Another thing that we should take away from this story is Dino Buzzati’s great use of symbolism. On the second read, it struck me how allegorical this story was. Giuseppe is barely characterized; as I said, we don’t know a thing about his life outside the hospital. We also don’t know what exactly Giuseppe’s particular disease is called. What this does is easily let us fill the spot of the main character, and suddenly this story becomes a comment on human nature. The trees outside Giuseppe’s window is a symbol for his diminishing connection with the outside world. Perhaps, as the leaves shake in the wind even from the bottom floor, Buzzati is saying that the world still goes on after we die. Similarly, the seventh floor is an obvious symbol for life, for good health. Where the real world is all there when you look out the window. And, of course, the first floor is a symbol for death. Giuseppe is obviously not dead as he watches the shades close, or is he? Giuseppe’s behavior as he descends the hospital is Dino pointing out the faults of human nature. Dissatisfaction drives us toward an unhappy death that we feel is unjustified. I noticed how Giuseppe’s fever always strengthened as he moved down the hospital. This could definitely be for other reasons (which we can talk about) but I think it is because of his terrible temperament. The doctors also often link Giuseppe’s deteriorating condition with his emotions, saying that he will be healthier with a happier spirit.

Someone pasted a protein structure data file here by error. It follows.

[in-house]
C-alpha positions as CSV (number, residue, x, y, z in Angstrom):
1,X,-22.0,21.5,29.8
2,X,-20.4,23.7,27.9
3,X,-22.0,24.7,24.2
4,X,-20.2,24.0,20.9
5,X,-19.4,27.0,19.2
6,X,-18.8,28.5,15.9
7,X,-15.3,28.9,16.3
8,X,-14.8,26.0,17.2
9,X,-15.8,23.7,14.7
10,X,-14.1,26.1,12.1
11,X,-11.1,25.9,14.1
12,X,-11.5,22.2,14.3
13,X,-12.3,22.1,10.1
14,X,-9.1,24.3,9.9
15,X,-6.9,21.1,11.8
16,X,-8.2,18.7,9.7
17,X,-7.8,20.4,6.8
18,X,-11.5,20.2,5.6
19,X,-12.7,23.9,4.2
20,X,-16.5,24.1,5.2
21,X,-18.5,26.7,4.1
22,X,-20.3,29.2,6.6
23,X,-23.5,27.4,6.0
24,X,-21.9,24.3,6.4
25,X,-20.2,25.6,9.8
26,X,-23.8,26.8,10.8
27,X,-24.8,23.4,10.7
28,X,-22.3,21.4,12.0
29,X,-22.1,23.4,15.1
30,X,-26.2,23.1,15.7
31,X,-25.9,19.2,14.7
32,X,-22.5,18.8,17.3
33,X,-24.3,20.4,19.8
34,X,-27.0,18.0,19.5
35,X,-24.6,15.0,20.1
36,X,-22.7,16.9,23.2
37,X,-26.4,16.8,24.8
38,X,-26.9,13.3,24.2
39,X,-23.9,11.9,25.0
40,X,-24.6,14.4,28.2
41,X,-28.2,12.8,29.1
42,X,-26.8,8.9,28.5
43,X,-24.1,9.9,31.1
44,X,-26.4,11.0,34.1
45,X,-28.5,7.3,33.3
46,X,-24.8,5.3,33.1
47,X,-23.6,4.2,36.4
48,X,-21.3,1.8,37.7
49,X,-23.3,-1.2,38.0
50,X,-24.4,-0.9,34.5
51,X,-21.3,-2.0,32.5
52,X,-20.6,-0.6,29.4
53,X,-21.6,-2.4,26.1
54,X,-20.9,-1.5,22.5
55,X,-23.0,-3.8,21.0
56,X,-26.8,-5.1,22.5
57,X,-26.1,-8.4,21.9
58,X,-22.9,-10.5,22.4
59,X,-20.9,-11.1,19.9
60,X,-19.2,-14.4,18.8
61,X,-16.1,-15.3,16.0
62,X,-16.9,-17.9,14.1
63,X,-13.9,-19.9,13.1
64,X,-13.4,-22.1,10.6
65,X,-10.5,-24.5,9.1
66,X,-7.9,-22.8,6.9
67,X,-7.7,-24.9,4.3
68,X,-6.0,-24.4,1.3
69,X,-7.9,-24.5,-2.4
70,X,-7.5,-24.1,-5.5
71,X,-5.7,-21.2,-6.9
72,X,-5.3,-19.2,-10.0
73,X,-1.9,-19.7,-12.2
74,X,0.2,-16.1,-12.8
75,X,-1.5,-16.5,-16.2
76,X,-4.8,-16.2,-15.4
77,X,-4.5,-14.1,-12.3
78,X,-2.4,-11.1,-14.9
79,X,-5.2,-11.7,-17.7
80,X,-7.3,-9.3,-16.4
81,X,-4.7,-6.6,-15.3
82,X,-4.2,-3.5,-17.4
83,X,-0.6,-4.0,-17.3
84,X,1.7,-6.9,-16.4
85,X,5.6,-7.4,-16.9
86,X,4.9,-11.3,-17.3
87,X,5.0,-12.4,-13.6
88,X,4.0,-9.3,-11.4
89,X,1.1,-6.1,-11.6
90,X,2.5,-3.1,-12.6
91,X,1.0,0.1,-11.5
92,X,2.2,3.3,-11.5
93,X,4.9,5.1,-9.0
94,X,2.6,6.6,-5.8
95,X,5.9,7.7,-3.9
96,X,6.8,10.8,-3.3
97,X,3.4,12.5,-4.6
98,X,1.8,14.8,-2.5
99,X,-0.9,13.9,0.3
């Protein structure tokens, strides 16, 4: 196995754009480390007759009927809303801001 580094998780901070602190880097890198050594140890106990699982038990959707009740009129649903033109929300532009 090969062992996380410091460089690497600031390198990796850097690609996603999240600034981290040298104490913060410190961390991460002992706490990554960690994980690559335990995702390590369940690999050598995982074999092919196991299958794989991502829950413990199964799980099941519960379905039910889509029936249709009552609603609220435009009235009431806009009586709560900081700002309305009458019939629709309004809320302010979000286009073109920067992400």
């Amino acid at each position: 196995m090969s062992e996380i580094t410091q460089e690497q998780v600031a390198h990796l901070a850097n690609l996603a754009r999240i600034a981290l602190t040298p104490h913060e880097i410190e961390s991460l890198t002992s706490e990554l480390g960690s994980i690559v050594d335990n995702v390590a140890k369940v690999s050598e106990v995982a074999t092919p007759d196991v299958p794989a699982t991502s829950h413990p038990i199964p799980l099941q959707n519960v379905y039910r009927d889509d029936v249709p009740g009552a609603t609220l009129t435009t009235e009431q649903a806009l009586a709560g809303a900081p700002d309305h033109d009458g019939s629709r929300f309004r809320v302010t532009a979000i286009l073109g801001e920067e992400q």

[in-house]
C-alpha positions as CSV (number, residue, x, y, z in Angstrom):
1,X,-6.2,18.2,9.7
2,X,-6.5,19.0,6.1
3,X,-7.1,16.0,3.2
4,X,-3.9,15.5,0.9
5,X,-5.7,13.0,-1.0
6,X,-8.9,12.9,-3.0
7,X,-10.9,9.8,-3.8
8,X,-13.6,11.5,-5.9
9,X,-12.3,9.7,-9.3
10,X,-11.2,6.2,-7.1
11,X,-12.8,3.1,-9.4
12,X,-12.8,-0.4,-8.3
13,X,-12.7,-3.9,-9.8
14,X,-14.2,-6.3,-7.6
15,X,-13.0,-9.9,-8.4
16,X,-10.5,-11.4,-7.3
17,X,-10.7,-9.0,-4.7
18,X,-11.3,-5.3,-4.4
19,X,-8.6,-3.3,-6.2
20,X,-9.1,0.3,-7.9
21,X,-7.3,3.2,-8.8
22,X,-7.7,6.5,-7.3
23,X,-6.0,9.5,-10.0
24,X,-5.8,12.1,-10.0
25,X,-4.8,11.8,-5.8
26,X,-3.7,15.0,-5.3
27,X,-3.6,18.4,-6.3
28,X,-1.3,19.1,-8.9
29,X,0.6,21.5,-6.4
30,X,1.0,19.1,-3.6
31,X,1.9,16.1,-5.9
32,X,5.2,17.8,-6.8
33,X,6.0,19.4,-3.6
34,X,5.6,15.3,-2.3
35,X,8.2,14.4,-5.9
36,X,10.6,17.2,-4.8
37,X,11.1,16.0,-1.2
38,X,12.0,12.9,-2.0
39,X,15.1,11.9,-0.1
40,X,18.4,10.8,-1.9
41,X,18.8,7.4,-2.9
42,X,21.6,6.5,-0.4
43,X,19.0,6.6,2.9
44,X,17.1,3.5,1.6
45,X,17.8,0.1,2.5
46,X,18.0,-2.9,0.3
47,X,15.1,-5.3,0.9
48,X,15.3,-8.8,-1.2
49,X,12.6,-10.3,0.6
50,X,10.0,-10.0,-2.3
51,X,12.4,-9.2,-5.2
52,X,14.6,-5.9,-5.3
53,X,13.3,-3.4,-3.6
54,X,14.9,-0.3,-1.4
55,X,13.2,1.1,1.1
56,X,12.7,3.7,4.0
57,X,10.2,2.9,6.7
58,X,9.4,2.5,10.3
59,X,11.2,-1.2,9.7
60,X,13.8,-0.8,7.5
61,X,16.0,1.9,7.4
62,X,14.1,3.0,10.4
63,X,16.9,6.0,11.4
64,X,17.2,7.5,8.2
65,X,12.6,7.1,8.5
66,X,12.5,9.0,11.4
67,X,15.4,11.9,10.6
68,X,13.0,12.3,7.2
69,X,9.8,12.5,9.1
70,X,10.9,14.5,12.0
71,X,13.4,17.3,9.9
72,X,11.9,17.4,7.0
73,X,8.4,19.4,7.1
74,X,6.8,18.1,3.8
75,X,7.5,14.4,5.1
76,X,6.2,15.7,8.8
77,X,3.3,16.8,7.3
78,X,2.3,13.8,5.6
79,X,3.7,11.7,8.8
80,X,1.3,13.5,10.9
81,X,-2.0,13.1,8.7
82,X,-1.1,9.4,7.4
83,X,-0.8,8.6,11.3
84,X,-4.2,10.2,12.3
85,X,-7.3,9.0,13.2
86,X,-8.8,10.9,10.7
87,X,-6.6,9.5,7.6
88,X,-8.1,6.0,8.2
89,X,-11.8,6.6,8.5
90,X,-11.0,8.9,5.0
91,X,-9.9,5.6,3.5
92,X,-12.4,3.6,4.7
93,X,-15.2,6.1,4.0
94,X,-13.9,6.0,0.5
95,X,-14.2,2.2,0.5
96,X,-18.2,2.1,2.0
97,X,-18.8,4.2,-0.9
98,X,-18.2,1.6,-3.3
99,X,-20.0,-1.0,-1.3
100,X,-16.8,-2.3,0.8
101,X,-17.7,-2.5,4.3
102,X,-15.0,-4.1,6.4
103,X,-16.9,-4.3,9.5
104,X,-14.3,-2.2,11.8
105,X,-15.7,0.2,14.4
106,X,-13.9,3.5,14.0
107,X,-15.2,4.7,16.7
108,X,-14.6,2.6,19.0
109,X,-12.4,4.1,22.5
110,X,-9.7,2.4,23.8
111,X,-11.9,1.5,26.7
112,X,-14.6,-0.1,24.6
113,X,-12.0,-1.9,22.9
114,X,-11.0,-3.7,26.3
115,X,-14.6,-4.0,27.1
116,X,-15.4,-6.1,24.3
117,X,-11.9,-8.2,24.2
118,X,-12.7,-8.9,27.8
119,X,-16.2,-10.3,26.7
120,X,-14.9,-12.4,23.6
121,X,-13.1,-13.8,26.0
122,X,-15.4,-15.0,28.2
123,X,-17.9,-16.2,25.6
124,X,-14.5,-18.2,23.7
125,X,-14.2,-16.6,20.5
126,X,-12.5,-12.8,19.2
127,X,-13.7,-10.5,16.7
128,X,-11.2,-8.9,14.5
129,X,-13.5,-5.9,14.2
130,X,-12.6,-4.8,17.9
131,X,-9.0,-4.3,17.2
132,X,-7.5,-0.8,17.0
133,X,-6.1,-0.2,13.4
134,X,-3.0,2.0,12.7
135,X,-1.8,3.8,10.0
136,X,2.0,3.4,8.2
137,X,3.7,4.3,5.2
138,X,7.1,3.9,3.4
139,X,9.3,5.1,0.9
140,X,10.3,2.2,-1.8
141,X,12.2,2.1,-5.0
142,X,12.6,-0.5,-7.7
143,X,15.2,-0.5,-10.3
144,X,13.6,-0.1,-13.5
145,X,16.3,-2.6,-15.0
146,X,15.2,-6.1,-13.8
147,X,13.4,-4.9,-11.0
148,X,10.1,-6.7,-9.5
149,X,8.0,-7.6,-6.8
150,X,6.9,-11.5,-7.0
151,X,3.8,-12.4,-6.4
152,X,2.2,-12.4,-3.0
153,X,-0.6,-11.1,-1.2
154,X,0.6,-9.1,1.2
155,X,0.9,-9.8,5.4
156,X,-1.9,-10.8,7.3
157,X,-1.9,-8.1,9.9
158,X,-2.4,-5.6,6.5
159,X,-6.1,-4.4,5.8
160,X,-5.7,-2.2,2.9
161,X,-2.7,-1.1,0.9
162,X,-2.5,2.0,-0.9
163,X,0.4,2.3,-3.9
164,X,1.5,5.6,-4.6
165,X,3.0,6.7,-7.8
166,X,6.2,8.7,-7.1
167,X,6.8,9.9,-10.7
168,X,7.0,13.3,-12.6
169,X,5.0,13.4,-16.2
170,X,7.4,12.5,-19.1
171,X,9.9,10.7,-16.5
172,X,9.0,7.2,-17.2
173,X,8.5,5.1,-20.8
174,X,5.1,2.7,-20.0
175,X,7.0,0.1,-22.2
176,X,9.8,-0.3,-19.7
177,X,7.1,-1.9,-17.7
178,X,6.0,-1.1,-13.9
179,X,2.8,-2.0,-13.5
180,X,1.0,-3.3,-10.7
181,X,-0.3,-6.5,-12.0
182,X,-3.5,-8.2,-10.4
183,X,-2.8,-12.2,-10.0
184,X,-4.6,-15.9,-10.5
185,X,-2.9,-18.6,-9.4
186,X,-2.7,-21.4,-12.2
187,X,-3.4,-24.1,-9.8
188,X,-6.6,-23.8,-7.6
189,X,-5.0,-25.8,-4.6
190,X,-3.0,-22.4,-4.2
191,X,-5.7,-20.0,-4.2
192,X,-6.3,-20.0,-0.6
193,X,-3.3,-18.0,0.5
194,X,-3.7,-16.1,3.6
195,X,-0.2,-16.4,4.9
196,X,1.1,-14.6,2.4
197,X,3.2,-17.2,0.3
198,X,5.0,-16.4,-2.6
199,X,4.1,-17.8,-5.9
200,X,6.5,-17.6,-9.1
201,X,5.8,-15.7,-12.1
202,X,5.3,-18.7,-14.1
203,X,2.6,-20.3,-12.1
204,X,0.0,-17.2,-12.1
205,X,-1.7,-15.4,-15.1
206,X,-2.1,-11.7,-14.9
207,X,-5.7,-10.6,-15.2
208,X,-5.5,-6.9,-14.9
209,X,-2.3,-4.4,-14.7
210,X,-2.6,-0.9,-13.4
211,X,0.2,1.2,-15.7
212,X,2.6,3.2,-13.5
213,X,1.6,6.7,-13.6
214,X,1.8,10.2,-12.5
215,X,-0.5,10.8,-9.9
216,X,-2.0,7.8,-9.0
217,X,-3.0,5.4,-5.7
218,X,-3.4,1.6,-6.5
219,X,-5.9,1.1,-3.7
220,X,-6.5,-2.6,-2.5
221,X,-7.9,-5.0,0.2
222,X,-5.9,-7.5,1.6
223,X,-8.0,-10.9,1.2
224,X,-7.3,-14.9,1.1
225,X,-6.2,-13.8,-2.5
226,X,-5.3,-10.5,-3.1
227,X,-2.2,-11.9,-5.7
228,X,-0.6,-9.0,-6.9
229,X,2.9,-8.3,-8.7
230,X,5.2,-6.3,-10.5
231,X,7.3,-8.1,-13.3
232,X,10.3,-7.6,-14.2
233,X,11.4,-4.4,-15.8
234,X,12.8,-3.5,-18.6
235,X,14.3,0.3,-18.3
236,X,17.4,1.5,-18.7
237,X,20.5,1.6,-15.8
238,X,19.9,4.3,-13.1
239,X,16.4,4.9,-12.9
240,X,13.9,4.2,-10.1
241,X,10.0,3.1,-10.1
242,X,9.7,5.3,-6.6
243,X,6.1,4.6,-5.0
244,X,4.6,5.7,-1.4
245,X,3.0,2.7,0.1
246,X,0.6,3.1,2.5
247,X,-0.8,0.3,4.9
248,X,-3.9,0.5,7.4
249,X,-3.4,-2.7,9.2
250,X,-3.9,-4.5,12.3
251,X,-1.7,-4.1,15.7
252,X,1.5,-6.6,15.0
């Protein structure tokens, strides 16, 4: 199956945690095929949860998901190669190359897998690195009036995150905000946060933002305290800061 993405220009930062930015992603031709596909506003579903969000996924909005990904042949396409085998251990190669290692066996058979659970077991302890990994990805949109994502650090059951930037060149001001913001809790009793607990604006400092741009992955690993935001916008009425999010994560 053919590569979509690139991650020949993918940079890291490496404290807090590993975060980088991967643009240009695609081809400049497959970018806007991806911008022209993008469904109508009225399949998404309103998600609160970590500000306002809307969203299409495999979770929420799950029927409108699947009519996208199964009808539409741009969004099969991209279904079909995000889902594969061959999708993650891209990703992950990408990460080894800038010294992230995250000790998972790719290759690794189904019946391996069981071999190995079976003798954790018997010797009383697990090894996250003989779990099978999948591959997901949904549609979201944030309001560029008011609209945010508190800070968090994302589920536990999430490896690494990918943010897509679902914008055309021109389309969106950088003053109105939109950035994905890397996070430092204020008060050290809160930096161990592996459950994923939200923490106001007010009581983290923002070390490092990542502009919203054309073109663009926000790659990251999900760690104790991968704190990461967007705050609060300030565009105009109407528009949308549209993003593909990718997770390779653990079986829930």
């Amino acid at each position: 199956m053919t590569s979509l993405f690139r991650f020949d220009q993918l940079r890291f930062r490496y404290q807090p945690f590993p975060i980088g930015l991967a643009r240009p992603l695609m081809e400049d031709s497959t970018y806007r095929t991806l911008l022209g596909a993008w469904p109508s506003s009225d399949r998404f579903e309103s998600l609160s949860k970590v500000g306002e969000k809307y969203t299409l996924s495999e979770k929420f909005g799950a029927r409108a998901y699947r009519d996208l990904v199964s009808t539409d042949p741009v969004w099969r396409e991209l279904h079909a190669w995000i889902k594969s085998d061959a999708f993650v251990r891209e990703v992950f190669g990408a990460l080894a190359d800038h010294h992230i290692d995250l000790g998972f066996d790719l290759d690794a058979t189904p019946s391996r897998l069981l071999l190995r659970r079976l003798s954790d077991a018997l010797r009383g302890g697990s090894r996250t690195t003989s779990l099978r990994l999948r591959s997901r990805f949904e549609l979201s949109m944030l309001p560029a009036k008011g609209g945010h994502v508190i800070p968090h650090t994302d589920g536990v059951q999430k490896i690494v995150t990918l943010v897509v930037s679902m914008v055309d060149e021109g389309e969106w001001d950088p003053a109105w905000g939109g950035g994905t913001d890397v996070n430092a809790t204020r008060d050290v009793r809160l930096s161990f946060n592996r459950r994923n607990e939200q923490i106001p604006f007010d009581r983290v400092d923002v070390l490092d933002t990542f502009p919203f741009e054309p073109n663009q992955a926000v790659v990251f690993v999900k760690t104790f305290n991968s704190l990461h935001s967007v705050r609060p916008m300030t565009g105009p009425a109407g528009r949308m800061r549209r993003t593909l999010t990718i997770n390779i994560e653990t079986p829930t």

What kills Giuseppe? Was it his passage to the first floor? Was it his temperament? Was his illness much more severe than everyone thought? He dies, right?

What is the climax of the story?

What was your relationship with Giuseppe?






“To Build a Fire” Write Up by Anaya Bonds